p.s. Lots of folks complain about Bose reliability, but I've had really good luck. My Bose headphones served me well en route to the Philippines in April, and I have high hopes for them this week as I head off to Tanzania...
p.p.s. my boys were both amused (and disgusted) by the Dr. Dre Beats product placement in the new Avengers movie - Bruce Banner enjoys classical music aboard their air transport (after a rather violent outburst) - classical music to soothe the savage soul, and all that... Cute, but a little blatant....
mine are two years old now;
I am sure they will have improved versions for the extra 10% to 20% noise cancelling;
but I am pleasantly surprised with the build quality of my heavily used Bose headphone
I even started using them on my infrequent, but long, gaming sessions at home
jonsummers recently asked: "are bose still the best ones to get?" Opinions may differ, but my short answer is an emphatic "yes" ... but it's complicated .... and the WSJ agrees: Mute Your Commute: The Best Noise-Canceling Headphones - WSJ
Two key findings:
Bose QuietComfort 35
Likes: Top noise-canceling; decent audio quality brings out detail; 20-hour battery; auto power-off.
Dislikes: Stodgy style, limited app capabilities.
The best sound—with noise-canceling turned on and turned off—came from Sennheiser’s Momentum Wireless, currently selling for $400. It had balance and rich detail across all genres. It might have been my overall recommendation, if not for its mediocre noise-canceling.
"Best" is going to be subjective to each person and the trade-offs between sound quality, price, and style will lead to one person not liking them and another loving them. Personally, I have been quite happy with the 3 different pairs of over-the-ear QC models I have owned (original, QC-2, and QC-15). The trade-in/upgrade deal is/was useful when an older pair started shedding around the ear cups. At some point, I need to take a look at the latest models to see if another upgrade might be useful.
For my use case, they get used both while traveling by plane and while at work. I work in IT and spend quite a bit of time in very noisy datacenters. I have not found any Bluetooth headsets yet that can been be turned up loud enough for me to hear over the environment noise so corded over-the-ear or in-ear headphones have been my choice even if the cord can be a pain.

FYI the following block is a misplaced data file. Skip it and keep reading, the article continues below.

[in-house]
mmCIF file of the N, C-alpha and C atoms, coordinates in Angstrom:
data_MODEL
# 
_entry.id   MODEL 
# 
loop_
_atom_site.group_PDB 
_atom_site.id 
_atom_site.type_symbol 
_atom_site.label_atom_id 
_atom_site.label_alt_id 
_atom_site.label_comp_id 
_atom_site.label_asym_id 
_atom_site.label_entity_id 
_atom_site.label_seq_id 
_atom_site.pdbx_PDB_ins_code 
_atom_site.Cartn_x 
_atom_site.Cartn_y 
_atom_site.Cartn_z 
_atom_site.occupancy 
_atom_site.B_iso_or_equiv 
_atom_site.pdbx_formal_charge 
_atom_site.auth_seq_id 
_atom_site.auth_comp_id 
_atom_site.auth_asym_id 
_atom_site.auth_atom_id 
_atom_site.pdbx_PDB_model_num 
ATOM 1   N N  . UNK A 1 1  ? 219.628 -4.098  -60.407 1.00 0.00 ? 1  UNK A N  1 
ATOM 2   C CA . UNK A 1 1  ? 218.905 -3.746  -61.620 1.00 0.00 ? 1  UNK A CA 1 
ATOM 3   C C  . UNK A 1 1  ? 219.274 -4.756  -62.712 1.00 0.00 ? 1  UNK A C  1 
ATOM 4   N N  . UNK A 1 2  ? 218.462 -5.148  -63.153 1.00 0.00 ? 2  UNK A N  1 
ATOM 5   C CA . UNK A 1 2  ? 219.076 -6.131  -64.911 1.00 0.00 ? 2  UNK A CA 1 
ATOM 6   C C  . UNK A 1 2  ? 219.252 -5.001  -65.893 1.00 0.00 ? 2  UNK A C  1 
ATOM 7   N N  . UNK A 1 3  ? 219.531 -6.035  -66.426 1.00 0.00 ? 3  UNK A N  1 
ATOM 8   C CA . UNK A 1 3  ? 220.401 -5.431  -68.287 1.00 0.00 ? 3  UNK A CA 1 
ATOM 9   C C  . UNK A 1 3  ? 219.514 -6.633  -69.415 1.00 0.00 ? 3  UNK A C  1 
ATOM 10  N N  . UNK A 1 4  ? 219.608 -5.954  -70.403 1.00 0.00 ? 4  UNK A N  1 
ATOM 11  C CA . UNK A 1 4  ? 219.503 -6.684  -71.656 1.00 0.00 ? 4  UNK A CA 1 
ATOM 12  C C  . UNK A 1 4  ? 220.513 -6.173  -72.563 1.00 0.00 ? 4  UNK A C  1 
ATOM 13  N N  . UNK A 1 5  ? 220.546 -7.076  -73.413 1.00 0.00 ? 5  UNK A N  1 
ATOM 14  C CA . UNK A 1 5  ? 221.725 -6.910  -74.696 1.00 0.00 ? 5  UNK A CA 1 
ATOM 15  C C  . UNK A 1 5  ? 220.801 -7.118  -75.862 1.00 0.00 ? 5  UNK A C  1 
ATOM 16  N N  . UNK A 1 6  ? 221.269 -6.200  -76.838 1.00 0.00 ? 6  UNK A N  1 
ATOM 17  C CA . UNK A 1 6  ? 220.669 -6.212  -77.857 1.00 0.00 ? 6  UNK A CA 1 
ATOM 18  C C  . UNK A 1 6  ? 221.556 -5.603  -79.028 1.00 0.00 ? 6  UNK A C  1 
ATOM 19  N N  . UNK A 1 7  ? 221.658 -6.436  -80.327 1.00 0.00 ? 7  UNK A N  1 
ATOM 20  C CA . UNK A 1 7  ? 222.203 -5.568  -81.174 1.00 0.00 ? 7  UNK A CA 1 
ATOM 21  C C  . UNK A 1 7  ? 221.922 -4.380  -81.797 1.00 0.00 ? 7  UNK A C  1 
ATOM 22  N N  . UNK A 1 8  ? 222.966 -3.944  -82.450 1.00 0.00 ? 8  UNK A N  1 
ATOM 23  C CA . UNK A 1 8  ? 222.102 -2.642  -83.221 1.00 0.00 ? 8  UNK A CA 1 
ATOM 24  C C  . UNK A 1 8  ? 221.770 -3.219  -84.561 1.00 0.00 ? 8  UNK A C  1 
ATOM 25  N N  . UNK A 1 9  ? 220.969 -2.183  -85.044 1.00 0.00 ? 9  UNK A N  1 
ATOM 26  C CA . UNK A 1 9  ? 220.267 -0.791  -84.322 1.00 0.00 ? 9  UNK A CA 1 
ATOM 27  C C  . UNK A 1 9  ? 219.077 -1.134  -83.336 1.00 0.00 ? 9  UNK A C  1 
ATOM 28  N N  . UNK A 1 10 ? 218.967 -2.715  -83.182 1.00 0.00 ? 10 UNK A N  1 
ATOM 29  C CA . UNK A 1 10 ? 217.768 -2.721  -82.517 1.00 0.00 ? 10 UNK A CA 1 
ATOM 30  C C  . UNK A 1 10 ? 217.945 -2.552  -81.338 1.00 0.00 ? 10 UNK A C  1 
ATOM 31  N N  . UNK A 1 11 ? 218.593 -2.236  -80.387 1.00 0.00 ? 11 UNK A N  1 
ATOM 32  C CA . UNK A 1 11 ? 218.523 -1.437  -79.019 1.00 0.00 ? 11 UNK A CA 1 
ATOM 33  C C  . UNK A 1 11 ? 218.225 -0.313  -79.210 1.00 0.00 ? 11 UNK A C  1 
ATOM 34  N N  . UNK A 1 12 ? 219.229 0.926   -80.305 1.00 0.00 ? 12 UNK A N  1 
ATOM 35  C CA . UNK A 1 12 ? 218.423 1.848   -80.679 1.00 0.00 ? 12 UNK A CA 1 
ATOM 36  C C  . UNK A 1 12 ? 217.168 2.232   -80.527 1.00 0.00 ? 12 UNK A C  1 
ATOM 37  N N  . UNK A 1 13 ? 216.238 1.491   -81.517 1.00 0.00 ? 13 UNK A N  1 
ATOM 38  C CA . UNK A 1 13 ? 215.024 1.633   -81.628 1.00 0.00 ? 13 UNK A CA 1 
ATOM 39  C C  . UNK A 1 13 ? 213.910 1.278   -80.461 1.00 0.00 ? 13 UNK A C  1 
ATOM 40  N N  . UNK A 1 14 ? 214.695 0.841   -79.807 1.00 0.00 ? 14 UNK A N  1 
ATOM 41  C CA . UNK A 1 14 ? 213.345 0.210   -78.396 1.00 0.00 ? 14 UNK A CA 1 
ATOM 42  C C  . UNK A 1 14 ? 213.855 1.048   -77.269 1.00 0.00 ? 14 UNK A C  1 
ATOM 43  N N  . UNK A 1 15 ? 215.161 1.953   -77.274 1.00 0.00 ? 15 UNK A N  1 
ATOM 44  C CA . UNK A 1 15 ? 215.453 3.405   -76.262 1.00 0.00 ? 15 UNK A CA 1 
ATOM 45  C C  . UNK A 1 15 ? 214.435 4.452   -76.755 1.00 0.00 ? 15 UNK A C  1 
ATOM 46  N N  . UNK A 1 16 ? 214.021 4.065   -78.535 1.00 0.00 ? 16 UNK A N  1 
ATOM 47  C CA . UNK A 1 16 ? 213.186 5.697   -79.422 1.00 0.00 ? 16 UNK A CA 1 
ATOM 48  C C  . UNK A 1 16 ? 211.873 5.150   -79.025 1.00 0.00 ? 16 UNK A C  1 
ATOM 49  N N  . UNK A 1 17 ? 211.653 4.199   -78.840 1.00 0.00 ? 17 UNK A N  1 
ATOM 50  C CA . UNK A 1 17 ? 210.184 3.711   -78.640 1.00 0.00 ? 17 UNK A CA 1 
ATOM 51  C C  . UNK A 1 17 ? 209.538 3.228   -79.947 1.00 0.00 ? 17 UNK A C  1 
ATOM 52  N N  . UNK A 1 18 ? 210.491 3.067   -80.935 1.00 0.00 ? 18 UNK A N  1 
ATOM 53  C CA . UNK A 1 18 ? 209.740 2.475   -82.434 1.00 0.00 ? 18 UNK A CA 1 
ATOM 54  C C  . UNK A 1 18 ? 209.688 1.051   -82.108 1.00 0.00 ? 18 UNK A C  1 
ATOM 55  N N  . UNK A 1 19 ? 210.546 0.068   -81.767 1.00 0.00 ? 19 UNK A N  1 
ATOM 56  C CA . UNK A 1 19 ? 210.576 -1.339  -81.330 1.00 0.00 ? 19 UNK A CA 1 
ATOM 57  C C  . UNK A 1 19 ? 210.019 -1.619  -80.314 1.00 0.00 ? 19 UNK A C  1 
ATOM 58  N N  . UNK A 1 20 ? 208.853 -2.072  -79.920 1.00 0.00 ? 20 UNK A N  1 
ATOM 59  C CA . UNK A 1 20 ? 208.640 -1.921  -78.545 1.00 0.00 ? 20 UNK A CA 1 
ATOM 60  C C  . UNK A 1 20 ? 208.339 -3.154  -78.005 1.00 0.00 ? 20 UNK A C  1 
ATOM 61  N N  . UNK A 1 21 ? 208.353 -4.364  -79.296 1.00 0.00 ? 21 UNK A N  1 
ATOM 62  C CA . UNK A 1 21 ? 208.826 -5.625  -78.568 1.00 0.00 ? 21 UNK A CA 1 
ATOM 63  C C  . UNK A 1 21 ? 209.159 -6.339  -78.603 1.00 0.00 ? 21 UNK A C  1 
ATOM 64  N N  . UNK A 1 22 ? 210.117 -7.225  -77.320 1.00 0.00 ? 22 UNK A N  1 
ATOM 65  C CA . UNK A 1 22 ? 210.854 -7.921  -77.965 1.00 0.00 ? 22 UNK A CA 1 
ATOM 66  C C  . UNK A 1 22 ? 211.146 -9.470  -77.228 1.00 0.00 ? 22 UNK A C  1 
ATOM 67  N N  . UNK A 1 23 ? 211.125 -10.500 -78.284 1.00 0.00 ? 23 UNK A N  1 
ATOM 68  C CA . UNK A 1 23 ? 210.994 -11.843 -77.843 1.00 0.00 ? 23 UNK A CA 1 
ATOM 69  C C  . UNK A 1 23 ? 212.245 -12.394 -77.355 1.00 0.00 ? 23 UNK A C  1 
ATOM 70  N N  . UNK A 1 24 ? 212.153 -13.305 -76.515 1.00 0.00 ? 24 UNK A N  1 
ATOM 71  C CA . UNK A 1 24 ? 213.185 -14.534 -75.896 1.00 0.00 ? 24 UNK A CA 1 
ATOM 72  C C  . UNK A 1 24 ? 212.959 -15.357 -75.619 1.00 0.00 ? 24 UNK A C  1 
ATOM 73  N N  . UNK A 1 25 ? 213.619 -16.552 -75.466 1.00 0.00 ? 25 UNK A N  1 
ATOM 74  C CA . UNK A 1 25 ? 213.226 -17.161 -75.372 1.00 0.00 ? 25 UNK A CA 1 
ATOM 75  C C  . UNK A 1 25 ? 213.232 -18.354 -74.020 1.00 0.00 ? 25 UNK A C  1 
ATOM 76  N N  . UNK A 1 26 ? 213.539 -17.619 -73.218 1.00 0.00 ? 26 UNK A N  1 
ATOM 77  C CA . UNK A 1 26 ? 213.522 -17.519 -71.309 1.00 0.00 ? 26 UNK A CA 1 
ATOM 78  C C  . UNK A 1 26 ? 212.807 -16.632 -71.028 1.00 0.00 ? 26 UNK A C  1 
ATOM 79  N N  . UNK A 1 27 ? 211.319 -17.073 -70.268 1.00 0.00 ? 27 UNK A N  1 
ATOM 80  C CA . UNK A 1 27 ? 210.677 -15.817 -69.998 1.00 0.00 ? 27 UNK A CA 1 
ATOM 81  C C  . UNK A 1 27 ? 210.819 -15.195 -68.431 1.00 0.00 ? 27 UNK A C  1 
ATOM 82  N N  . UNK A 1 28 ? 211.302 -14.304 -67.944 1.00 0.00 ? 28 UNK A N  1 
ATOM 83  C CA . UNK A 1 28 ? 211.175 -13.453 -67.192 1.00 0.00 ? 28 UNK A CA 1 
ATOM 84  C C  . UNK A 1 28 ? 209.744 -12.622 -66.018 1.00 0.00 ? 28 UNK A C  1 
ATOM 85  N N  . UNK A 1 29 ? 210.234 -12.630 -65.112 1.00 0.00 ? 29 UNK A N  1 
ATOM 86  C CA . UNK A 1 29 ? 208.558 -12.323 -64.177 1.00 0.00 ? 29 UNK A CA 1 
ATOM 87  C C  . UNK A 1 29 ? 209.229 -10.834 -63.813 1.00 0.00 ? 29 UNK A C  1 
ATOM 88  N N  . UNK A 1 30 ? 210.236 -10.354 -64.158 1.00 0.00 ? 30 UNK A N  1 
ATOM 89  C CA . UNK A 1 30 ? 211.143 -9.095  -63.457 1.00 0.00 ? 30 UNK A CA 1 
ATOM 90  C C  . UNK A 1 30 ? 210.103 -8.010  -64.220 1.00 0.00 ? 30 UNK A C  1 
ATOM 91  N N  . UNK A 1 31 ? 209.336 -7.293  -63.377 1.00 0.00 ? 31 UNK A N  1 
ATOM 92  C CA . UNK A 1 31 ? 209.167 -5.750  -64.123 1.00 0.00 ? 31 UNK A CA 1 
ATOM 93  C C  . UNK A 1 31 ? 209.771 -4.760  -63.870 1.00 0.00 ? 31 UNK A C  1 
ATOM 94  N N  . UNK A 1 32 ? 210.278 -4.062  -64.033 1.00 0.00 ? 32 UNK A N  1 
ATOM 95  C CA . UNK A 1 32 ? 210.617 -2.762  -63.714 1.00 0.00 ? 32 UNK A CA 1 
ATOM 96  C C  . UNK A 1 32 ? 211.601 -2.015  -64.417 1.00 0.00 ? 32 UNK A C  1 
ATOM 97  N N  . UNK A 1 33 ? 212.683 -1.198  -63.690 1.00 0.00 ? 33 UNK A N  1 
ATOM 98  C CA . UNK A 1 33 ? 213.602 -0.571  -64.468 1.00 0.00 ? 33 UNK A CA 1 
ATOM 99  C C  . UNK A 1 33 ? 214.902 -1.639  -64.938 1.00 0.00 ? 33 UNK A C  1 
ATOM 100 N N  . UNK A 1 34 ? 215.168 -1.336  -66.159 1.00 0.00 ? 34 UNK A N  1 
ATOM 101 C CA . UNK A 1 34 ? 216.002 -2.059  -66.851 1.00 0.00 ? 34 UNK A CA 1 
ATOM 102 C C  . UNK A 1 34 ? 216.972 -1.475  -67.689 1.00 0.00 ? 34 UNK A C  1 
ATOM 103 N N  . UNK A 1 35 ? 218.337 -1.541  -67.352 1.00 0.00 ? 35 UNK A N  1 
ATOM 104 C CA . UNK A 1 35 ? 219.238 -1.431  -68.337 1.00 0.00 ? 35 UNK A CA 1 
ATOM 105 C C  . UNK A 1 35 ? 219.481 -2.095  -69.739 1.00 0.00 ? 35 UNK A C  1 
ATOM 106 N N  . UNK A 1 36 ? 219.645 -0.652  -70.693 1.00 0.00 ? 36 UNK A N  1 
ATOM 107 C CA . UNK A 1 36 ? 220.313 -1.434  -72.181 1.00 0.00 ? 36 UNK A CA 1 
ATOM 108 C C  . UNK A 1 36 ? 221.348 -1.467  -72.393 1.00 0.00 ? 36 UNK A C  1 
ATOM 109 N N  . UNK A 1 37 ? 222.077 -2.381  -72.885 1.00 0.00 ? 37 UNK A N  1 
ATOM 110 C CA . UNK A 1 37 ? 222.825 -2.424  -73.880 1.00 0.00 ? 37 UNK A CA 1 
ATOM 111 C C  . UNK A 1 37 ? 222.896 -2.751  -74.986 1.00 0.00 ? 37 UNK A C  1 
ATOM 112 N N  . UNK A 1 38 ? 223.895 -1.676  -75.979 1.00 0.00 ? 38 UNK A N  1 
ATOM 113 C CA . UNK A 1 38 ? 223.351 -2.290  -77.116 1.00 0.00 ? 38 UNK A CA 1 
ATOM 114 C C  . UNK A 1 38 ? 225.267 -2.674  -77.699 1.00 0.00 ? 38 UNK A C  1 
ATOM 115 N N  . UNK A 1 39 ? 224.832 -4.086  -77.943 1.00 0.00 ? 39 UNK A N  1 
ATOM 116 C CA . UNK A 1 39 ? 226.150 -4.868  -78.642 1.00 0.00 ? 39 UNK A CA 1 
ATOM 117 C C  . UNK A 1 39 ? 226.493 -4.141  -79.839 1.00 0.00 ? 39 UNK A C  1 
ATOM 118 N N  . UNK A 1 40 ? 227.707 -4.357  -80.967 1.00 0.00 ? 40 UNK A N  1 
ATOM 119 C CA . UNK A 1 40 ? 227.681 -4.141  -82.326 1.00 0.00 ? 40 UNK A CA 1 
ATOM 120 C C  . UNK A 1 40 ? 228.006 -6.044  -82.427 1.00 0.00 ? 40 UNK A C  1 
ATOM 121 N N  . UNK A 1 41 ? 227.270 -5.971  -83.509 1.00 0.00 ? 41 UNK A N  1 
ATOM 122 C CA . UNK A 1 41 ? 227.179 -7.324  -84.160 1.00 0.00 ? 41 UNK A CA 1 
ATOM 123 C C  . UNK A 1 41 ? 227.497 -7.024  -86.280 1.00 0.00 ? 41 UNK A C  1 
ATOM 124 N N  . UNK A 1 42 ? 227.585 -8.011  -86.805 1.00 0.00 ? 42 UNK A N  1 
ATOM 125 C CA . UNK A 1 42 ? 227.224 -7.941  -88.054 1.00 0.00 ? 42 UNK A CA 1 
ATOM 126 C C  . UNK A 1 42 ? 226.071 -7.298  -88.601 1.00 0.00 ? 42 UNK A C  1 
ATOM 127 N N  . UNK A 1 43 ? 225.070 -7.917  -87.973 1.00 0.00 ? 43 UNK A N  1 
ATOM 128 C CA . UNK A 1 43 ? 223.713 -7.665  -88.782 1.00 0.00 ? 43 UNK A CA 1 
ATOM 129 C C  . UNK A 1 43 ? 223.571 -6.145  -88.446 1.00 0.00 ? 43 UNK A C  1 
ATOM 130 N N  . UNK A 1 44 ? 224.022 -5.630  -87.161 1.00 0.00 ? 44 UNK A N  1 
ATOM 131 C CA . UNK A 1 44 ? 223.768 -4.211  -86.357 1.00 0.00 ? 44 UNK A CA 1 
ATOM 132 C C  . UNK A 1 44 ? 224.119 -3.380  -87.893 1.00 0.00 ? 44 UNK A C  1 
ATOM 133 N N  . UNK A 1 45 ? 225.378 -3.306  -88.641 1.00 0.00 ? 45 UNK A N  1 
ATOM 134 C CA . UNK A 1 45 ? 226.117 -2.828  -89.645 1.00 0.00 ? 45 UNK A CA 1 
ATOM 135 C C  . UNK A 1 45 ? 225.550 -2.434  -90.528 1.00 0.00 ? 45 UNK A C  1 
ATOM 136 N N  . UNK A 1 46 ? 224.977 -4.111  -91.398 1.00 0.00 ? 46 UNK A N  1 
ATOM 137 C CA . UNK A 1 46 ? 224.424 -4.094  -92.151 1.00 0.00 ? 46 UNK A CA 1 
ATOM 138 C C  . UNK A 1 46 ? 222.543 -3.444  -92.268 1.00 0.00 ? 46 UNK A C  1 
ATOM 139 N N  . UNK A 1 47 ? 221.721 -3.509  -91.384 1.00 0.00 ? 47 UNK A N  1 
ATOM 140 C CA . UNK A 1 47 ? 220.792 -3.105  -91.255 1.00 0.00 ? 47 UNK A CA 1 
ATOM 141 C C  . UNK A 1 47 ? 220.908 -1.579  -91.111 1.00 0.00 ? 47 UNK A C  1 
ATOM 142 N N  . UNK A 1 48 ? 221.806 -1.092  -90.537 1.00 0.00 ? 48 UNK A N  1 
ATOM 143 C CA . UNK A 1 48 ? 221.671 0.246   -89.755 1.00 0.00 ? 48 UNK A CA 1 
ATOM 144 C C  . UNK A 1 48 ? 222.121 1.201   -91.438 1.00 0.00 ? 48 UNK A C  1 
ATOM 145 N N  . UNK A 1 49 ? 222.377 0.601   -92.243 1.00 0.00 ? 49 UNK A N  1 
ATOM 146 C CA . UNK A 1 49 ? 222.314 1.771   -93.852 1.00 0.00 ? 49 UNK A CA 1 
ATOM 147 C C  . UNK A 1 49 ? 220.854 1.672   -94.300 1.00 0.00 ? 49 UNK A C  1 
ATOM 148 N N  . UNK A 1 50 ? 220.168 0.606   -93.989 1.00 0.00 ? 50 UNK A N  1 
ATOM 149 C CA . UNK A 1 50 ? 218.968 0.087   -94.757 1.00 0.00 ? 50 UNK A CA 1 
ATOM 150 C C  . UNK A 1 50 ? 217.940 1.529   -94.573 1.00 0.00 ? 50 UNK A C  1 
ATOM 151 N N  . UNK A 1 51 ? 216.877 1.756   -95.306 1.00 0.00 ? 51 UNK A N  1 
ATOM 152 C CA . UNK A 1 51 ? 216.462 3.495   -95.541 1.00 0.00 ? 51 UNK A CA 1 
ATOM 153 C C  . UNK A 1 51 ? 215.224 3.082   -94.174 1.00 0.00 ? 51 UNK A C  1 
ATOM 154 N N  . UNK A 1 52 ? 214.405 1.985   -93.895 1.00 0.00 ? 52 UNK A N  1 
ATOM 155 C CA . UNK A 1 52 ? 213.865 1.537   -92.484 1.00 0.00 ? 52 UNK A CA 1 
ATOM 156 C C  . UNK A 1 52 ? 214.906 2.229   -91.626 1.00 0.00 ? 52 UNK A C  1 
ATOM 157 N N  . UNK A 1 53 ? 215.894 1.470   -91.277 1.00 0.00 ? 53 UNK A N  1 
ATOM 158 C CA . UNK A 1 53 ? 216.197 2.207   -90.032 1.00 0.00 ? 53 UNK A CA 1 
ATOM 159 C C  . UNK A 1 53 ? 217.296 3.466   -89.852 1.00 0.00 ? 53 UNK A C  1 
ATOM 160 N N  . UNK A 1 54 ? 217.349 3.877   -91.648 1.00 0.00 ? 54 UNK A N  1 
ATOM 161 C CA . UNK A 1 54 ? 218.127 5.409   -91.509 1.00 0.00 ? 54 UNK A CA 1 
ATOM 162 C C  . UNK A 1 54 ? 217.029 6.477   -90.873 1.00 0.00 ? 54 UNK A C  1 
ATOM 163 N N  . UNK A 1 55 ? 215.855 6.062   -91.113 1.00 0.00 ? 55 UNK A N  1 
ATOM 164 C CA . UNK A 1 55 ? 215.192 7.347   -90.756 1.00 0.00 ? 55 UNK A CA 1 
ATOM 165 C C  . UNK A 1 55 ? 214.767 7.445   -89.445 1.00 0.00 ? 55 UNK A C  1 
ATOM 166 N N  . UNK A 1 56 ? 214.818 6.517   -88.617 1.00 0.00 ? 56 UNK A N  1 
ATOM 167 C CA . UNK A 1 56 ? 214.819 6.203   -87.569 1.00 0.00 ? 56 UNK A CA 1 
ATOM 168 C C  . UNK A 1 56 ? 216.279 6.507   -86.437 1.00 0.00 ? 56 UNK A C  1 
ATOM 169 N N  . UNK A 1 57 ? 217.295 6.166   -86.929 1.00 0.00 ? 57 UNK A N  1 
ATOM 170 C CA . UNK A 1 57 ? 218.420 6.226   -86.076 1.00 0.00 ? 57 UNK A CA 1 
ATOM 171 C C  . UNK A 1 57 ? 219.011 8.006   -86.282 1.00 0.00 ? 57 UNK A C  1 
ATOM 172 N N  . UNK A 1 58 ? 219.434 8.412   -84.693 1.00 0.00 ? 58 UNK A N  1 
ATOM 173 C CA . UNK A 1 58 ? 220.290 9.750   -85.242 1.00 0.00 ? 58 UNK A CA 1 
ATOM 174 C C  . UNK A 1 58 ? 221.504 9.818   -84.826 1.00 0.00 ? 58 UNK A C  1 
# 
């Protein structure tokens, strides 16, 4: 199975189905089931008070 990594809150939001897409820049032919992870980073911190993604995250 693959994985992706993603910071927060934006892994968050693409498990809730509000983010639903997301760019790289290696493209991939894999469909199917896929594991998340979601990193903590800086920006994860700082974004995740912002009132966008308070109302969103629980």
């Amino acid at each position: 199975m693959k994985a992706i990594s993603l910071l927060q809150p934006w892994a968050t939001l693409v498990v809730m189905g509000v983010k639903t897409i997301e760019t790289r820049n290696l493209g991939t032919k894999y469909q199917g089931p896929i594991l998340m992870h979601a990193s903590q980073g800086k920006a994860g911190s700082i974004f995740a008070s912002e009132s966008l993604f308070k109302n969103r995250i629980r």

Battery life of the QC-15s have been very good in my experience.
Sound quality is acceptable for audio podcasts and phone use; music and tv/movie listening is acceptable for me. Noise does get picked up by the microphone when in a noisy environment so I'd like a better noise cancelling mic for phone calls.
Never really been a fan of noise cancelling headphones myself. I get the draw of them, especially if you're listening to audio books where noise can mean the difference between hearing and not hearing a word that can change the whole meaning of a page.
I use a pair of audio technica ATH-M40Xs when I'm recording or listening to music and I find they do a decent enough job of keeping me in the zone, but I don't mind some noise coming in. They're not the best headphones in the world, by any means, but for the price I think they're definitely up there.
As someone who works in audio, I just applaud anyone who doesn't buy beats by dre. Your ears thank you for not succumbing to the hype.
Just a friendly reminder, many cell phones and tablets have enough power in them to drive your headphones to dangerously high levels. Once you get in 90+ dB area, you should limit how long you use them for.
The Wife has the Bose over the ear noise cancelling things and I just don't like that as it ruins my hair!!! Seriously, I have no problems with the buds nor irritation from them. But being the AV Geek that I am they also allow me to hear changes in the engines and wind noise somewhat from the plane if any are made. I know, I need therapy.
Would these work well too? These are the 20 and not the 15.... I am not sure what the diff is.
EDIT: Oh I just read the UPDATE on the original post. Maybe I should consider these...
SeaTexan - if they're in the $250-300 range, they're probably the right ones.... I think they now come in white (with a thin blue stripe on the cords) too....
As I understand it, there are three options:
Being a sound technician I can only say that in cars or in any application that is not direction on/in your ears, it won't work as well. In cars, I suppose, they focus on cancelling the noise of the engine (which is a noise that's always coming from the same direction) more than anything else. Possibly sound coming from under the car as well. Any other sounds are near-impossible to filter out perfectly and even potentially dangerous (car horns, bicycle bells).